Home >Opinion >The limited success of Janani Suraksha Yojana
A comparison of data from the NFHS 3 carried out in 2005-06 and the recently released RSOC conducted in 2013-14 enables us to measure the efficacy of this scheme. Photo: Reuters
A comparison of data from the NFHS 3 carried out in 2005-06 and the recently released RSOC conducted in 2013-14 enables us to measure the efficacy of this scheme. Photo: Reuters

The limited success of Janani Suraksha Yojana

Institutional deliveries have risen, but other indicators of motherhood intervention haven't fared so well

At 140 deaths of mothers per 100,000 live births, India is far from achieving the UN millennium development goal of reducing the maternal mortality ratio (MMR) to 109 this year. This is despite the government rolling out programmes such as the Janani Suraksha Yojana (JSY), one of the world’s largest conditional cash transfer schemes.

A comparison of data from the National Family Health Survey 3 (NFHS) carried out in 2005-06 and the recently released Rapid Survey on Children (RSOC) conducted in 2013-14 enables us to measure the efficacy of this scheme.

In the almost one decade since the scheme’s launch, the biggest consistent change across all states has been the phenomenal rise in institutional deliveries. At the time of NFHS 3, only four out of every 10 pregnant women in India had institutional deliveries. This number almost doubled to 78.7% by 2013-14. Over 80% of all deliveries were attended by skilled health workers in 2013-14.

However, other health indicators have not fared half as well.

The percentage of women benefiting from post-natal checkups within 48 hours of delivery has increased by only 2.5 percentage points. The proportion of pregnant women consuming iron and folic acid tablets/syrup (IFA) for at least 100 days is little changed, according to the government’s version of the RSOC data. An earlier report leaked by The Economist showed that this indicator had actually fallen by 7 percentage points.

Crucially, a minimum of three antenatal visits is very important to monitor the health of a pregnant mother. While this yardstick shows a 13 percentage point improvement at the national level, in many states, it has actually worsened.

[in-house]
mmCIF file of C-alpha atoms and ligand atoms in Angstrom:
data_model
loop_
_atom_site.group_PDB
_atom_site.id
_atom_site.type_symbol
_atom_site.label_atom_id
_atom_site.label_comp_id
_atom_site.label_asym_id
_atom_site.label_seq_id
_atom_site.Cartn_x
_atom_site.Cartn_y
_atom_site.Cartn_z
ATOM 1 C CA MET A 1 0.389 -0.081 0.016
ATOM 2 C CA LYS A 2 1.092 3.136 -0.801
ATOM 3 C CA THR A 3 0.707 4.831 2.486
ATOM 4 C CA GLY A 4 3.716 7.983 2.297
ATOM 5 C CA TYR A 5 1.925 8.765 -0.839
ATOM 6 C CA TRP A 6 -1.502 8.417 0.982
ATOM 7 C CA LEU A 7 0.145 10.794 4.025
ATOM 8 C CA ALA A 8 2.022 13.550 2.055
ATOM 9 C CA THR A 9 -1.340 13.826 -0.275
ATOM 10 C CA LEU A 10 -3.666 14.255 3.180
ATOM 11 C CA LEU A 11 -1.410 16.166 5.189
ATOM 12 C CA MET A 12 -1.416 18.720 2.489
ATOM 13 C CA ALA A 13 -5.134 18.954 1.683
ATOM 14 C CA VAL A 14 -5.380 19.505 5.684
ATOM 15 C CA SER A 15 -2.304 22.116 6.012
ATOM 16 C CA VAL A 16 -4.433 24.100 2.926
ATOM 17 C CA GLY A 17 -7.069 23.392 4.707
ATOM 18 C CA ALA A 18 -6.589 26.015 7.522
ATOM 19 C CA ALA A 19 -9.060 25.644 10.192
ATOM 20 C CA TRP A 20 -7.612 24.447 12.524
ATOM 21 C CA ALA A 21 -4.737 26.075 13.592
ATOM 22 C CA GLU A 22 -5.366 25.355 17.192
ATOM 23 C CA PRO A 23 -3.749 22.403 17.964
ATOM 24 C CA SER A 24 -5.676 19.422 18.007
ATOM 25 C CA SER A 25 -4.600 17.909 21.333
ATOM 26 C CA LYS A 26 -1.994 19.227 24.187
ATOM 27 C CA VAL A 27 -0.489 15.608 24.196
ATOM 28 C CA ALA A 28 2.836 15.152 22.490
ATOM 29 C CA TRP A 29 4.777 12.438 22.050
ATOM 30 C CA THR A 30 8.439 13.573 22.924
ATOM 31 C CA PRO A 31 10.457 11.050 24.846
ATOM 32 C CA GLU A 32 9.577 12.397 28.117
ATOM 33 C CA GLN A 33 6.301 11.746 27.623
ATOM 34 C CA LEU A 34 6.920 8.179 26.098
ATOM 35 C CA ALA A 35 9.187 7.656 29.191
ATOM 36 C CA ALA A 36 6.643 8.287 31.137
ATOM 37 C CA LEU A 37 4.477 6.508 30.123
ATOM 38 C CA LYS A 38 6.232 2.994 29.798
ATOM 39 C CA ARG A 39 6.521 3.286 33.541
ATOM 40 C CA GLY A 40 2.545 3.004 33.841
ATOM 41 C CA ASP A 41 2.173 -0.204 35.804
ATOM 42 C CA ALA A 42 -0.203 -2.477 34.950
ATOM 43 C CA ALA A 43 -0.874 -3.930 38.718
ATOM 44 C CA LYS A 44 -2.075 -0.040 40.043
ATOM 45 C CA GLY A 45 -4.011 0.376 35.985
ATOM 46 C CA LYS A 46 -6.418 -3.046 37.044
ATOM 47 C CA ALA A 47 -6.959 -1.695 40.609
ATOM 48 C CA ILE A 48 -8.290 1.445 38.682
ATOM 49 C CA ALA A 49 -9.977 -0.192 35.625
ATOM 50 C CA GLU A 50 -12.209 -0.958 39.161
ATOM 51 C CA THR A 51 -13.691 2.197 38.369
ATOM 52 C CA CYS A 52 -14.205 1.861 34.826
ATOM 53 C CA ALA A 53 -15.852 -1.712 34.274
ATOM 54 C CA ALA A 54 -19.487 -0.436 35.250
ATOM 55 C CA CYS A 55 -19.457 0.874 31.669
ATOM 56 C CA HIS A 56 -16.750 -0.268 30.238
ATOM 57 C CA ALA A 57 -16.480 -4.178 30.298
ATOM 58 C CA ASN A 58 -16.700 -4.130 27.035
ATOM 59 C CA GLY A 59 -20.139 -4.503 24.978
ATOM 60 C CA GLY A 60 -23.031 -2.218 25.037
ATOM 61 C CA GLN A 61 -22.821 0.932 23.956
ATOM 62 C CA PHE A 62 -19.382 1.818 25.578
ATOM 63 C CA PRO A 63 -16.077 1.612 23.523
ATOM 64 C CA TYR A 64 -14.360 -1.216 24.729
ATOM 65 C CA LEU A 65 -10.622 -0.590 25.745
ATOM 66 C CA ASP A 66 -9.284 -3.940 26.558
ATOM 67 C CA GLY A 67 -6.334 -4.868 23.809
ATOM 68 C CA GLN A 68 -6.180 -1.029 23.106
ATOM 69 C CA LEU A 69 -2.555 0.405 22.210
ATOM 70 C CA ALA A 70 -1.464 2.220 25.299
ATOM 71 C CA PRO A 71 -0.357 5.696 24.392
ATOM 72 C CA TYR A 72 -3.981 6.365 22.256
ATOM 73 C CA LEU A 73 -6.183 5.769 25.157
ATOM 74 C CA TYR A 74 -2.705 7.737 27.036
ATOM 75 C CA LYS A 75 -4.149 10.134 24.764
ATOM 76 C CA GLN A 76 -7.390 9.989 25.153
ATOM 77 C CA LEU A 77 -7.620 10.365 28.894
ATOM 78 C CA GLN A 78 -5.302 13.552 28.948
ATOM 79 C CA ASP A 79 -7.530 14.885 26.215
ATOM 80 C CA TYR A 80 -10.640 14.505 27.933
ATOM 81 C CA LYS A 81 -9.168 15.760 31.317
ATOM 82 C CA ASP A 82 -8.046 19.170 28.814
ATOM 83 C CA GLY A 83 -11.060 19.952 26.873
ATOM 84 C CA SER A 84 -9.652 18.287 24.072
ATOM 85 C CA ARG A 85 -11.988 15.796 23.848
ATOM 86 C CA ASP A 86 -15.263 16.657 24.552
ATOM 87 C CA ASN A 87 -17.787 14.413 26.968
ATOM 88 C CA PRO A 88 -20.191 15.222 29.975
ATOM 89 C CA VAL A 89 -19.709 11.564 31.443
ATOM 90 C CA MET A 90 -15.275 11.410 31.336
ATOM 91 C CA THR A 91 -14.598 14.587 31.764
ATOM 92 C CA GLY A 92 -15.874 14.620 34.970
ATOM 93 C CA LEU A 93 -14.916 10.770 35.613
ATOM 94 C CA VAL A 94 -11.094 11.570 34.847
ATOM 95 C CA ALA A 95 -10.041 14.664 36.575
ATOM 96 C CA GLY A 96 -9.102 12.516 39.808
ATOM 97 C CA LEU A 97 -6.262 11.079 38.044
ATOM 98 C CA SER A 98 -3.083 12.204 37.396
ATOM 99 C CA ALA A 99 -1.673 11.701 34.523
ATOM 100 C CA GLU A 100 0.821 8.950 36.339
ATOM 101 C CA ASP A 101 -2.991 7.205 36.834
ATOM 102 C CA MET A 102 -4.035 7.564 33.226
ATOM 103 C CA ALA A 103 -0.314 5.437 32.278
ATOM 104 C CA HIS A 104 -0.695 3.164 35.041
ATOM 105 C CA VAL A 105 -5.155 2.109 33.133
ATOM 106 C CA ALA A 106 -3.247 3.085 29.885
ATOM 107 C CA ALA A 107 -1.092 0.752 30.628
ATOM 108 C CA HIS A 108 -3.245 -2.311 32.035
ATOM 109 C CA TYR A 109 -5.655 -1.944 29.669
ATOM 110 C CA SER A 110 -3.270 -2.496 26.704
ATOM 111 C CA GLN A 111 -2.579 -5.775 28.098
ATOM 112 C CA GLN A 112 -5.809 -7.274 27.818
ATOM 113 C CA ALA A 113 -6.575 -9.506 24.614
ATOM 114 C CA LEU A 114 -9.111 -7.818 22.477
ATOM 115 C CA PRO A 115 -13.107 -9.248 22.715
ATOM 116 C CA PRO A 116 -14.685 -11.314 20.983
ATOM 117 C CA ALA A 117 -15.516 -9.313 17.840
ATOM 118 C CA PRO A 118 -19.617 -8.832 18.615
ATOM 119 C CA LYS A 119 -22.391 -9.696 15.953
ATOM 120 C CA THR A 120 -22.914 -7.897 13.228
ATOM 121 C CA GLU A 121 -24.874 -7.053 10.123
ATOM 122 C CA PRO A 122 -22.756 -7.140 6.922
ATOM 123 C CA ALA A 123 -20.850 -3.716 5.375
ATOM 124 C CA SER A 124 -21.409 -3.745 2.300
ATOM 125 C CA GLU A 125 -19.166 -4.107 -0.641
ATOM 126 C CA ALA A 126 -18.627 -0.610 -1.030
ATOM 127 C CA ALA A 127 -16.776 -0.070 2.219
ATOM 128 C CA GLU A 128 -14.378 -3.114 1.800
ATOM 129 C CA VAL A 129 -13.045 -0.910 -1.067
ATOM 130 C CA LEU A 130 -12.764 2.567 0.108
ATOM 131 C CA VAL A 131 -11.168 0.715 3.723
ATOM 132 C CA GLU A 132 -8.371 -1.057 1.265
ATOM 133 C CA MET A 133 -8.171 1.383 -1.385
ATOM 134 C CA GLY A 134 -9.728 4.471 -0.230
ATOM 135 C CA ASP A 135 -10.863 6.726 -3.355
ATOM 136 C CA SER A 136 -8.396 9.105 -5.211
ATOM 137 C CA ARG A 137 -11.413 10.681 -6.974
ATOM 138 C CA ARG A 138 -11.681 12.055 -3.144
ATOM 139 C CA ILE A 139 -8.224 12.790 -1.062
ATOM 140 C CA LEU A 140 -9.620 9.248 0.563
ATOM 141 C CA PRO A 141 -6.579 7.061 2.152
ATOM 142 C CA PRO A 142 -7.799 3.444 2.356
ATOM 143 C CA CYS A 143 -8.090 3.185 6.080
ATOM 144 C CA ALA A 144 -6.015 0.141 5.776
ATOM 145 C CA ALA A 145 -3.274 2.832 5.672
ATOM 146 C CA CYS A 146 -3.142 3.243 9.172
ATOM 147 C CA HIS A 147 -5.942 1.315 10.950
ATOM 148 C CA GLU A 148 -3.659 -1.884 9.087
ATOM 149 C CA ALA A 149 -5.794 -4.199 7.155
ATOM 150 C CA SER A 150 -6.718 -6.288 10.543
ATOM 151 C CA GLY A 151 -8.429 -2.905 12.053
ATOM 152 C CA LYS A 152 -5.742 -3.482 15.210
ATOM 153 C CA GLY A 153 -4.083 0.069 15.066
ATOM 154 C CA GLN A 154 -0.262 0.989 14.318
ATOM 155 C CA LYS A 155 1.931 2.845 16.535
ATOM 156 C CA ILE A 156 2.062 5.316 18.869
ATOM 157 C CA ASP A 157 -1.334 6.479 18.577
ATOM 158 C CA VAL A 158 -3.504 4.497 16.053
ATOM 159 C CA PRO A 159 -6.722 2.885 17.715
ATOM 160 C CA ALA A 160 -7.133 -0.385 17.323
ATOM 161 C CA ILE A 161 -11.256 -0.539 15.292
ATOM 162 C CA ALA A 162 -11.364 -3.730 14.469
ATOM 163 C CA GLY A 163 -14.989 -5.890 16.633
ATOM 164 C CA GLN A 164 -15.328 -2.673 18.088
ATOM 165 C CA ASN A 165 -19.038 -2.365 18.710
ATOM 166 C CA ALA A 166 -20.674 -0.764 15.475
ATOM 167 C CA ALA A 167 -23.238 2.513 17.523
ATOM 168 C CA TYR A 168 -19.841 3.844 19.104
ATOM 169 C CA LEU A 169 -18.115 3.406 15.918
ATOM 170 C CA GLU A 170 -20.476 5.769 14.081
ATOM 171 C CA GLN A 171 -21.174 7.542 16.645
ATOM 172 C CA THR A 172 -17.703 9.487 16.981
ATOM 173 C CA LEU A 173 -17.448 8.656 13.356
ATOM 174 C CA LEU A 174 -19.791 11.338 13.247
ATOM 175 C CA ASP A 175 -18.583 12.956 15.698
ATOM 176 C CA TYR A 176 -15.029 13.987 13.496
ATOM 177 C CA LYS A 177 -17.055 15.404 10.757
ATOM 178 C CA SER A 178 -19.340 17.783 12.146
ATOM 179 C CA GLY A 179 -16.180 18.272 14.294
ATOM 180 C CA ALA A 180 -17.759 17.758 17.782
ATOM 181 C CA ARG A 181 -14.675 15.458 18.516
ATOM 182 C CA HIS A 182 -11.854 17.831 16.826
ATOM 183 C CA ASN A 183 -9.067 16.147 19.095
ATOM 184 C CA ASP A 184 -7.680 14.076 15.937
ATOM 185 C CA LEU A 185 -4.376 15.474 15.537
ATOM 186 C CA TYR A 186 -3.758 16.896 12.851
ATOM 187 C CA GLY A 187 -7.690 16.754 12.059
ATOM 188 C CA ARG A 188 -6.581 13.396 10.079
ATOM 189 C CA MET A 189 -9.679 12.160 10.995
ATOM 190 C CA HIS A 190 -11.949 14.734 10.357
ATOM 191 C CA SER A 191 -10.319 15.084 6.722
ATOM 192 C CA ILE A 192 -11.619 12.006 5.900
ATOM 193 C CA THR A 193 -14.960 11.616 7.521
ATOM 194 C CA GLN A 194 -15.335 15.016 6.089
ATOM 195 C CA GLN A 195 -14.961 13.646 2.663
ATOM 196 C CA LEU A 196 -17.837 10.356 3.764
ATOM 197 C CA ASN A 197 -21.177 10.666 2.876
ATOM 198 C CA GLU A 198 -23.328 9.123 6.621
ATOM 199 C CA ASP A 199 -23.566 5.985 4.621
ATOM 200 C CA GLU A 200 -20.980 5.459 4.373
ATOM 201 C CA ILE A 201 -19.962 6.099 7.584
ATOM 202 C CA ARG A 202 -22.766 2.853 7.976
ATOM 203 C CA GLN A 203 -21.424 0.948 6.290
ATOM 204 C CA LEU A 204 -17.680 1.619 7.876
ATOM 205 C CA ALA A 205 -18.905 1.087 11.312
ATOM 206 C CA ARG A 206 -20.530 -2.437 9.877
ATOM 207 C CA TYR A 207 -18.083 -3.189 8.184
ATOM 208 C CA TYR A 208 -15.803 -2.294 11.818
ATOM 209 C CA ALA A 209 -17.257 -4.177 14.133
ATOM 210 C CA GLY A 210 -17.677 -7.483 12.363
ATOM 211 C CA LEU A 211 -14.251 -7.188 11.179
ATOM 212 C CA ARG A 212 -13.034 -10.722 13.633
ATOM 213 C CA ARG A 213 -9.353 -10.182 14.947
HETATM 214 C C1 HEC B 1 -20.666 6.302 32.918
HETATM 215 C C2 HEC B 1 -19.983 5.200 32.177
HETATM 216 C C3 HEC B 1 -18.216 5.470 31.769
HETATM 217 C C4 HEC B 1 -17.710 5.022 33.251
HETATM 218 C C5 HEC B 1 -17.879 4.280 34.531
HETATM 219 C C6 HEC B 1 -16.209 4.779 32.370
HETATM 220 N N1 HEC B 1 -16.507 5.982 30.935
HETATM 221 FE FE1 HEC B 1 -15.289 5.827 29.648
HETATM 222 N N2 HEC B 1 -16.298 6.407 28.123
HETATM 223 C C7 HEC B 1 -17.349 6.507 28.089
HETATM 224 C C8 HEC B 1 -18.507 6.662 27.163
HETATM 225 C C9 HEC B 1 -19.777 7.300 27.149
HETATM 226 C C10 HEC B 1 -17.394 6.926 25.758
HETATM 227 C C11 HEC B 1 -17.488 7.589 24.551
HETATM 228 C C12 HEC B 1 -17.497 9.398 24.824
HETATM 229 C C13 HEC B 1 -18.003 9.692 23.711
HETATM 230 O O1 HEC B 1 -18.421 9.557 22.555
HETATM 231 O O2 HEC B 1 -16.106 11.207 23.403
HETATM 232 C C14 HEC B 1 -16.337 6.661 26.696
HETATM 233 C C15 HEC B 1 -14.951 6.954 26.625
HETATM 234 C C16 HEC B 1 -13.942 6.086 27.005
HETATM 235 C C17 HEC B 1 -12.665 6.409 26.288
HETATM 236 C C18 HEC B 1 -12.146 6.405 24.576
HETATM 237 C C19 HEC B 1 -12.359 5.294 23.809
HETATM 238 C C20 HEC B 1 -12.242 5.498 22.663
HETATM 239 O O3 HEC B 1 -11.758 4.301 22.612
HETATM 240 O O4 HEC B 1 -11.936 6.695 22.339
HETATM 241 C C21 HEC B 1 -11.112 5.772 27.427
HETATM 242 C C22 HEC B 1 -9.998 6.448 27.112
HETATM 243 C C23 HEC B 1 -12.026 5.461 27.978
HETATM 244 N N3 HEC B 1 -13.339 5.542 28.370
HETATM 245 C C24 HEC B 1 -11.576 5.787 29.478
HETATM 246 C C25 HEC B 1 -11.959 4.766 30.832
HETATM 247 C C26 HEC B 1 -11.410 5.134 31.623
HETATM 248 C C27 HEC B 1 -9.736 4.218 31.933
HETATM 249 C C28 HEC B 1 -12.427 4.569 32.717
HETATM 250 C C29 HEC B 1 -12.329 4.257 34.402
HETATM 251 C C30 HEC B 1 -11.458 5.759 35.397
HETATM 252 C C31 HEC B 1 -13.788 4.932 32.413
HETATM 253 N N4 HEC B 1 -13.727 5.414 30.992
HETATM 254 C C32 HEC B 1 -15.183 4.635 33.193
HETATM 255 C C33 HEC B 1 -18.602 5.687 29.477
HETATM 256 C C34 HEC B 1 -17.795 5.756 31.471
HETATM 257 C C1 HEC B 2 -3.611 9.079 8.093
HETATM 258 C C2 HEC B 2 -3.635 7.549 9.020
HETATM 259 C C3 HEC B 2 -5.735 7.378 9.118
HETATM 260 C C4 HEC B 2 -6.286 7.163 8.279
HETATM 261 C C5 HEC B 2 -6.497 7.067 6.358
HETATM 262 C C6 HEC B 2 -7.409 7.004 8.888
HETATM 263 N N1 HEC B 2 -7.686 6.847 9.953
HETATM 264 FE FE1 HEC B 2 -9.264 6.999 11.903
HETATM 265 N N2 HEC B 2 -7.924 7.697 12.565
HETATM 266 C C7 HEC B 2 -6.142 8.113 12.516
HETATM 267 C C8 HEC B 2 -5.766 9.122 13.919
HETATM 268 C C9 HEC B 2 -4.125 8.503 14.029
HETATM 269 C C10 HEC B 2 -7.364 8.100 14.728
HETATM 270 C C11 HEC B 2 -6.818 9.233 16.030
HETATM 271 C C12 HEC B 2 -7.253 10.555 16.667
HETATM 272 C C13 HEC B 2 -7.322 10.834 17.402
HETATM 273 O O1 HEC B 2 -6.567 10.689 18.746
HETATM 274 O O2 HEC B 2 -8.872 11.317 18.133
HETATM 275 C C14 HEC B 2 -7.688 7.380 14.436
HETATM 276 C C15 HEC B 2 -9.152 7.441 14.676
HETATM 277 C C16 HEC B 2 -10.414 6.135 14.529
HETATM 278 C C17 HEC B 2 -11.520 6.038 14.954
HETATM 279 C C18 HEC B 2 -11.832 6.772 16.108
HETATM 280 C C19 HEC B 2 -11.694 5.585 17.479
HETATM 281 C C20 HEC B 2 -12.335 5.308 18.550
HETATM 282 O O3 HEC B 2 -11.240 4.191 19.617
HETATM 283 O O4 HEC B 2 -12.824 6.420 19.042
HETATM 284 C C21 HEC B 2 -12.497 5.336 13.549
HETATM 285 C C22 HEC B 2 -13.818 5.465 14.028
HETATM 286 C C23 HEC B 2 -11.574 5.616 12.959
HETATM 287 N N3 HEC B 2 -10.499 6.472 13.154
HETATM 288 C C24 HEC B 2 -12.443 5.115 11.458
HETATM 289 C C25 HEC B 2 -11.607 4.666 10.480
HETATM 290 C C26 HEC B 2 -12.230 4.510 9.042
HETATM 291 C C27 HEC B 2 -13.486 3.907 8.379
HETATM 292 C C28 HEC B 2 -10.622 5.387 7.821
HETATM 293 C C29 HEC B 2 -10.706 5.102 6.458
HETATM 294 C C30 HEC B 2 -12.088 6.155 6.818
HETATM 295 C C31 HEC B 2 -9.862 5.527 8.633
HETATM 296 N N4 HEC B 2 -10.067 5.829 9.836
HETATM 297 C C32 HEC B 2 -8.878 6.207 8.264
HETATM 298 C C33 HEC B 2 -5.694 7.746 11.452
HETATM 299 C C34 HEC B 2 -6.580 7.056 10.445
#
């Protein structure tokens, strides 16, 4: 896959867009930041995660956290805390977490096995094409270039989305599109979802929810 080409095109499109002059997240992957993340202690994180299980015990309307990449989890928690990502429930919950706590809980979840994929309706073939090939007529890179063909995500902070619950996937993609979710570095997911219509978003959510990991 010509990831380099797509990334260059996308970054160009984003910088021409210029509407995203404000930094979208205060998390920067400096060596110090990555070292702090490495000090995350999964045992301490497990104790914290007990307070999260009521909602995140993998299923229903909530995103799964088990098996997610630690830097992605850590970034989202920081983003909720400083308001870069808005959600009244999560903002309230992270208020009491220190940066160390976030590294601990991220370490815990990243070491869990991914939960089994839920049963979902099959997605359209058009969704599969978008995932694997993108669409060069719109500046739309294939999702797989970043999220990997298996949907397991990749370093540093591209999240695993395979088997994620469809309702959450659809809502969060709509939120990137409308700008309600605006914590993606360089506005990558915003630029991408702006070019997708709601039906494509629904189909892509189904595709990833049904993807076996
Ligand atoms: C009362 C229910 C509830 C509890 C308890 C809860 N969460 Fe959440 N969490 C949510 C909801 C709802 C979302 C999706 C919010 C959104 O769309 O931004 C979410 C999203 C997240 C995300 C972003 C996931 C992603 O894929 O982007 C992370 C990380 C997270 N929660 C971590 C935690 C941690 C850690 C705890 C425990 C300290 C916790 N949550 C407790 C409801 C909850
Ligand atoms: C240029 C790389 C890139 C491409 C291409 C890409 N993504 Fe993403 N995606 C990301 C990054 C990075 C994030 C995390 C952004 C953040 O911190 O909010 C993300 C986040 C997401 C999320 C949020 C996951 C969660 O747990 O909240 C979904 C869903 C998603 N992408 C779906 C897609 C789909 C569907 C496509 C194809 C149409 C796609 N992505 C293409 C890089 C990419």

Why has this happened?

The answer may lie in the programme’s structural shortcomings. The JSY’s implementation hinges on the performance of so-called Accredited Social Health Activists or ASHAs, who receive cash to track pregnant women and bring them to government or private accredited healthcare centres for delivery.

Regardless of whether the ASHA had scheduled antenatal visits, the woman gets the bulk of the payment once the child is delivered in an institutional setting. A smaller portion of cash is released after the ASHA completes a post-natal visit, but given the effort required to locate the mother, cost of travel, and others, it’s likely that ASHAs chose not to focus on this.

It is the very incentive structure of the JSY that is responsible for the lack of progress of other indicators, find Shareen Joshi and Anusuya Sivaram, two researchers at Georgetown University, who analysed District Level Health Survey data. They argue that the scheme is not reaching the poorest women.

Others such as Aparajita Gogoi, national coordinator of the White Ribbon Alliance, a coalition of civil society organisations, say that a lack of sufficient infrastructure and cultural mores play a role in the lack of progress.